With traffic doubling on the home healthcare segment, Hyderabad-based CallHealth plans to cover 50 Indian cities by 2019 and make a foray into some other countries. CallHealth positions itself as supermarket in the health care at home sector and is already dealing with about 2000 calls per day from the 11 cities it currently covers.
Offering services ranging from doctor consults, diagnostic tests, medicine delivery, at-home nursing and physiotherapy, according to CEO, Hari T, CallHealth has a witnessed a doubling of orders in less than six months. All these services can be booked through a phone call, its website or by downloading a mobile app.
Hari believes that the firm can dip its toes in foreign waters because "the point is that whatever we are building as a platform and a service, it can be replicable in any place that has a fragmented health care ecosystem." And in this, he says, "we are obviously looking at, and committed to taking it beyond India".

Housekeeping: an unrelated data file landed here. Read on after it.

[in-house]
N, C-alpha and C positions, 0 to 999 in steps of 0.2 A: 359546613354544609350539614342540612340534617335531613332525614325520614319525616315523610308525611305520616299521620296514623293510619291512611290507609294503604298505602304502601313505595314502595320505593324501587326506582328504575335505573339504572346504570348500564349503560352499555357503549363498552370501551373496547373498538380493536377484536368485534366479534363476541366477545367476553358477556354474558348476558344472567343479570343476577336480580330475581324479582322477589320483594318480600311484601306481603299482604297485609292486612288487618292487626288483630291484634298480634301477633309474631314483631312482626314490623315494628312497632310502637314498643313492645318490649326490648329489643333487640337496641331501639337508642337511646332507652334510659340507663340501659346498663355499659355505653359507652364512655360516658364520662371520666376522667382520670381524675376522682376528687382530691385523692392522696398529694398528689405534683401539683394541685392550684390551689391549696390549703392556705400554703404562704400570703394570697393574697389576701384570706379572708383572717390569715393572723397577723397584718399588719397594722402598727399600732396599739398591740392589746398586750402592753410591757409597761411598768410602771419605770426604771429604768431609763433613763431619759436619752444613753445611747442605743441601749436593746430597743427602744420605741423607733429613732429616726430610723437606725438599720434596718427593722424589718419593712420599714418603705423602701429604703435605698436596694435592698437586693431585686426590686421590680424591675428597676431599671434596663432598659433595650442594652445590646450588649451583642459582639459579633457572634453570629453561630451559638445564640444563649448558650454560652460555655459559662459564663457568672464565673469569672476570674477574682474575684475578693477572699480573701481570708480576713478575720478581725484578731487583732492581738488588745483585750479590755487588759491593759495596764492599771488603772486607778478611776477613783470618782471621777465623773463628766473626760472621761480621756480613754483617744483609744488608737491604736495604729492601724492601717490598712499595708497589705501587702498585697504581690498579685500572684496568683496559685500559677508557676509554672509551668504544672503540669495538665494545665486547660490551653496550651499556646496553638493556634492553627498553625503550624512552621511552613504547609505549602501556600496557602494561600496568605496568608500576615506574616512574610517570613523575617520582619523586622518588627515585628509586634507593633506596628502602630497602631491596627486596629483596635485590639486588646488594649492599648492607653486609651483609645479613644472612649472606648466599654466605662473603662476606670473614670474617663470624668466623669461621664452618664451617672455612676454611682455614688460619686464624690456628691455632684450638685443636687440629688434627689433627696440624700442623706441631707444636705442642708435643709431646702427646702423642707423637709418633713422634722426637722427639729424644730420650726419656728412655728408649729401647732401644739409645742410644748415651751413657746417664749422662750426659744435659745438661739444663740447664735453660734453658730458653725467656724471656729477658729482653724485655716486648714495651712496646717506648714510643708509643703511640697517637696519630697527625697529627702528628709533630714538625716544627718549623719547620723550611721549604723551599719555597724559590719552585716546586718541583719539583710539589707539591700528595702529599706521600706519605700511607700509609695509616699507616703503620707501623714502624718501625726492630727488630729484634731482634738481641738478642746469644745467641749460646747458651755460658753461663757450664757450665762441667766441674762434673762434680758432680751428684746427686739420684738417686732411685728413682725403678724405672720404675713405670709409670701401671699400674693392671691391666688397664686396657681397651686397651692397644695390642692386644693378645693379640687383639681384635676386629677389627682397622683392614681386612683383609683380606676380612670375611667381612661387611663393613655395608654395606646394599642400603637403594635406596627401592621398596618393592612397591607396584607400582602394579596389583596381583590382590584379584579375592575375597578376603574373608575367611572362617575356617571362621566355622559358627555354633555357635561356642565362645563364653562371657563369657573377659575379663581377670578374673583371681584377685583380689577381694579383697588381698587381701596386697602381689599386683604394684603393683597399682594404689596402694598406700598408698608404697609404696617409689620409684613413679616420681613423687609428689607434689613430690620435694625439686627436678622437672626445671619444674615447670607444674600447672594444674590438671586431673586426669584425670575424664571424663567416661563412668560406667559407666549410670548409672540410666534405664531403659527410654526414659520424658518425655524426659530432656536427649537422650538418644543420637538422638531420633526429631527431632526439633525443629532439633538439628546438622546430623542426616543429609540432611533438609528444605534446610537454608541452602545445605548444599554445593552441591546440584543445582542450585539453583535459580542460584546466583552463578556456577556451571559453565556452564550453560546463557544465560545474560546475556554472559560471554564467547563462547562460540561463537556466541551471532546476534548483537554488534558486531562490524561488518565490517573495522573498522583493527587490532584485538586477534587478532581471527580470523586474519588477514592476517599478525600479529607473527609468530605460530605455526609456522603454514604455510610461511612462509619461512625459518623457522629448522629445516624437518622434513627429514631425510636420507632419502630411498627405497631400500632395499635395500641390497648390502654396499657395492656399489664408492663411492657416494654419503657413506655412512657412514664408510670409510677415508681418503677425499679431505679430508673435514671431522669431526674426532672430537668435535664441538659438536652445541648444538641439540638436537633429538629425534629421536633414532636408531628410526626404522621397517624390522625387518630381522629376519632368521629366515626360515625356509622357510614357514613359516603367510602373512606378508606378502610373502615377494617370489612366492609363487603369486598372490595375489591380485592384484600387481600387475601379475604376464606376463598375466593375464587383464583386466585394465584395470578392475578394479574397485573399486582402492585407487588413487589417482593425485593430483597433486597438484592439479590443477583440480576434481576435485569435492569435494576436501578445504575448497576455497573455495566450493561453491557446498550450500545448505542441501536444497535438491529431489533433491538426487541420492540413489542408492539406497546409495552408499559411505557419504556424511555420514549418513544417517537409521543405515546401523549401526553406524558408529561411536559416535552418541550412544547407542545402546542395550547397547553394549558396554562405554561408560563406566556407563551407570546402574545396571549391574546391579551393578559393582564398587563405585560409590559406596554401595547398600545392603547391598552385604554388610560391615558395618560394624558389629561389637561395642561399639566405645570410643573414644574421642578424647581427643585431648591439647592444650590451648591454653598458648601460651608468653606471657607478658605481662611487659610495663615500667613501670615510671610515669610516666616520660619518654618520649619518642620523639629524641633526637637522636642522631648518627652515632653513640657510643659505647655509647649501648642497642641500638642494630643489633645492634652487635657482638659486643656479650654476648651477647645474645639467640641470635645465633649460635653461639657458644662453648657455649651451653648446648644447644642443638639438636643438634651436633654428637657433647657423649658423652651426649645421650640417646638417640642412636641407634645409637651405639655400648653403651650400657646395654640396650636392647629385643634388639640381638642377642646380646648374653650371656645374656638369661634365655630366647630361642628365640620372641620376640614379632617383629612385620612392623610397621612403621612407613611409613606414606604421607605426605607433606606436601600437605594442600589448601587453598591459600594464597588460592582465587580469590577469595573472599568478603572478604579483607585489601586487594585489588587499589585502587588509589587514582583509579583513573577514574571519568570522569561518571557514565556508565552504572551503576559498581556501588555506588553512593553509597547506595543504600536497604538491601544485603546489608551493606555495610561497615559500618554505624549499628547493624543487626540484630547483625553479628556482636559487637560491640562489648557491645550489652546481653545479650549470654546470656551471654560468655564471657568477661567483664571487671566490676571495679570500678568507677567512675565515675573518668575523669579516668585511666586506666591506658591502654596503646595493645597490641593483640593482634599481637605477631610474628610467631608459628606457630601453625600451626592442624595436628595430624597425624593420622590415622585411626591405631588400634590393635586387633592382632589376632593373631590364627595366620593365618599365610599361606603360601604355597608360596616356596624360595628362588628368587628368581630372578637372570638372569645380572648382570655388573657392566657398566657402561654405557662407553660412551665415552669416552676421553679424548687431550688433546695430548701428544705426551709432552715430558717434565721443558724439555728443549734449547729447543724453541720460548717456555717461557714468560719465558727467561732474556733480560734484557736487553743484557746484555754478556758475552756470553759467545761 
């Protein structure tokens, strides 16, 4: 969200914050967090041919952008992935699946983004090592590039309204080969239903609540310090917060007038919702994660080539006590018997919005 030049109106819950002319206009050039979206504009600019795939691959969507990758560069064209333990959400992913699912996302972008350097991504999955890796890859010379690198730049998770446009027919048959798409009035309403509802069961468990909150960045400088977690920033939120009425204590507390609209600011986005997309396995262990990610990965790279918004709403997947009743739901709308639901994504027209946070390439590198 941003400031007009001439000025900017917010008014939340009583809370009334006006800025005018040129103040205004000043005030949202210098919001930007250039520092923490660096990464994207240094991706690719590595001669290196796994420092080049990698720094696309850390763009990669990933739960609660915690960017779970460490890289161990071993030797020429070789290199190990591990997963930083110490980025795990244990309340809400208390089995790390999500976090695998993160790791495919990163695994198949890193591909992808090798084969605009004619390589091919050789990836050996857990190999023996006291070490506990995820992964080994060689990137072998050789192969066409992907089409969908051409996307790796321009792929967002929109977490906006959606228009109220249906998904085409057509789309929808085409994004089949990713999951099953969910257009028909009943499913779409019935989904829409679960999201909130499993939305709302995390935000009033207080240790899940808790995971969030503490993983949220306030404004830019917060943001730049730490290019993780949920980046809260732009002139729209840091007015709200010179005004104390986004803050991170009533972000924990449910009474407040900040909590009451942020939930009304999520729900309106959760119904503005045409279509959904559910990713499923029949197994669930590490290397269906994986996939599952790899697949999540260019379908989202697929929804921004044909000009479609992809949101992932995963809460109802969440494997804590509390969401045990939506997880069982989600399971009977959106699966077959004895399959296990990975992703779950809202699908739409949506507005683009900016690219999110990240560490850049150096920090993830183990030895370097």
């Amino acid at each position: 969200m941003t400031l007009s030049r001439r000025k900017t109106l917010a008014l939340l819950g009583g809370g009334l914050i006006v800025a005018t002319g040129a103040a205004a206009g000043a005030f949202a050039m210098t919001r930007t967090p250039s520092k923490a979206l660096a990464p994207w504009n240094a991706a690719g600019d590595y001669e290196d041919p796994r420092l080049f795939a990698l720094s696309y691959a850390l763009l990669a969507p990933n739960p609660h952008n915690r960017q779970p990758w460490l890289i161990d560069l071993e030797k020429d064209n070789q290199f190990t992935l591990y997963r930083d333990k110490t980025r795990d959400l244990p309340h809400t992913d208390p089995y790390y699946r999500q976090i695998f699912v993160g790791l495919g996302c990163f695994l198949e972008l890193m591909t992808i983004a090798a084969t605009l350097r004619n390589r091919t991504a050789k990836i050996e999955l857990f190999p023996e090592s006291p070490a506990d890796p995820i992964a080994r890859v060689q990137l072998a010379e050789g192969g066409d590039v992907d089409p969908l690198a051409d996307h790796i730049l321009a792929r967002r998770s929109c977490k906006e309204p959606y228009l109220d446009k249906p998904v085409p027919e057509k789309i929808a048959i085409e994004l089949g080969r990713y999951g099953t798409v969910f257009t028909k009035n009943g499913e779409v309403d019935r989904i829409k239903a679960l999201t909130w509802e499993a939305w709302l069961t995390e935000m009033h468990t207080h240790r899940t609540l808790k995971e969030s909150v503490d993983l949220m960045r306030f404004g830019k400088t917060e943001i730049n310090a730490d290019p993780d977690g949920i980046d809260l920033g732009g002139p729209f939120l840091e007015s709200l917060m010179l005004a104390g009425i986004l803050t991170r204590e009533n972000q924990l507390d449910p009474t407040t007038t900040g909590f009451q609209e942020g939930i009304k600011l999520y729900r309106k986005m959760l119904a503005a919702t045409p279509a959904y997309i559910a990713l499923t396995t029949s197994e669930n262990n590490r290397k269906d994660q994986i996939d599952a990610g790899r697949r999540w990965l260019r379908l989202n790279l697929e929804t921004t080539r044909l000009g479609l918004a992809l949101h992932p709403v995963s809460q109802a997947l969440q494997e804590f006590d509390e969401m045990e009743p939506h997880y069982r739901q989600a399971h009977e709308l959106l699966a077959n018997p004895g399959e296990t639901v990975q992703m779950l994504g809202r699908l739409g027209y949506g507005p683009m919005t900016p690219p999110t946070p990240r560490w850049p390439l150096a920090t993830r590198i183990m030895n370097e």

While quick to add that it is still premature to share the exact plan, he says, the company always believed that the first opportunity would be India, then some of the developing countries, followed by more developed nations.
He points out "whatever platforms we developed were never purely for India; they were always meant to look at the complexities, and regulatory issues applicable to different countries... extend it to those countries through perhaps local partners". Right now, CallHealth is spread across 11 cities: Delhi NCR, Hyderabad, Chennai, Visakhapatnam, Guntur, Rajahmundry, Vijayawada, Chitoor, Warangal, Nellore, and Kurnool.
Those who understand this space, say home health care is an activity dependent largely on the availability of medical and paramedical workforce. It may, therefore not be possible for this model to work in countries where the necessary workforce is in shortage. Within Europe for instance, the UK already has home health care providers and has looked at this model in the past. In other places such as the US and in Japan, there is already a high penetration of home health care services.
Is the Indian model of home health care delivery replicable abroad? For instance if South America, is a lucrative market then what has stopped American players from tapping it. These of course are questions that the company, promoted by Sandhya Raju, daughter-in-law of B Ramalinga Raju, the founder of Satyam Computers, will have to look at.